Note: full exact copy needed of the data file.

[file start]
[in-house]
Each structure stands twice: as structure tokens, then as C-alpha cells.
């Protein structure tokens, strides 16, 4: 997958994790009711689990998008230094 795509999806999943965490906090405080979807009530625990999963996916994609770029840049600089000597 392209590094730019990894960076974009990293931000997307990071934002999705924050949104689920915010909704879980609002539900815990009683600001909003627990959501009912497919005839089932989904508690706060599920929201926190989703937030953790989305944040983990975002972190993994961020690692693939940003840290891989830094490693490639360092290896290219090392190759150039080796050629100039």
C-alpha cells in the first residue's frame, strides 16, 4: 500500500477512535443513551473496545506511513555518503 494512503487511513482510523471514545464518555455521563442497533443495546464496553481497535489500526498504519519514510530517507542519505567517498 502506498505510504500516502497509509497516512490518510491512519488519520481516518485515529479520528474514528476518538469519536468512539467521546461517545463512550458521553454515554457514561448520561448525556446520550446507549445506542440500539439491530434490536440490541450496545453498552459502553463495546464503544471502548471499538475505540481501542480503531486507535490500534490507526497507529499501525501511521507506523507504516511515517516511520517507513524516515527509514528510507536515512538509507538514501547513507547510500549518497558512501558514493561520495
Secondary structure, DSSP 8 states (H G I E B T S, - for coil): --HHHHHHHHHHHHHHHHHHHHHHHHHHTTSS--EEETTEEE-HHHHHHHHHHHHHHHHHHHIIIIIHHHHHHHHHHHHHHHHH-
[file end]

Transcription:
[in-house]
Each structure stands twice: as structure tokens, then as C-alpha cells.
């Protein structure tokens, strides 16, 4: 997958994790009711689990998008230094 795509999806999943965490906090405080979807009530625990999963996916994609770029840049600089000597 392209590094730019990894960076974009990293931000997307990071934002999705924050949104689920915010909704879980609002539900815990009683600001909003627990959501009912497919005839089932989904508690706060599920929201926190989703937030953790989305944040983990975002972190993994961020690692693939940003840290891989830094490693490639360092290896290219090392190759150039080796050629100039």
C-alpha cells in the first residue's frame, strides 16, 4: 500500500477512535443513551473496545506511513555518503 494512503487511513482510523471514545464518555455521563442497533443495546464496553481497535489500526498504519519514510530517507542519505567517498 502506498505510504500516502497509509497516512490518510491512519488519520481516518485515529479520528474514528476518538469519536468512539467521546461517545463512550458521553454515554457514561448520561448525556446520550446507549445506542440500539439491530434490536440490541450496545453498552459502553463495546464503544471502548471499538475505540481501542480503531486507535490500534490507526497507529499501525501511521507506523507504516511515517516511520517507513524516515527509514528510507536515512538509507538514501547513507547510500549518497558512501558514493561520495
Secondary structure, DSSP 8 states (H G I E B T S, - for coil): --HHHHHHHHHHHHHHHHHHHHHHHHHHTTSS--EEETTEEE-HHHHHHHHHHHHHHHHHHHIIIIIHHHHHHHHHHHHHHHHH-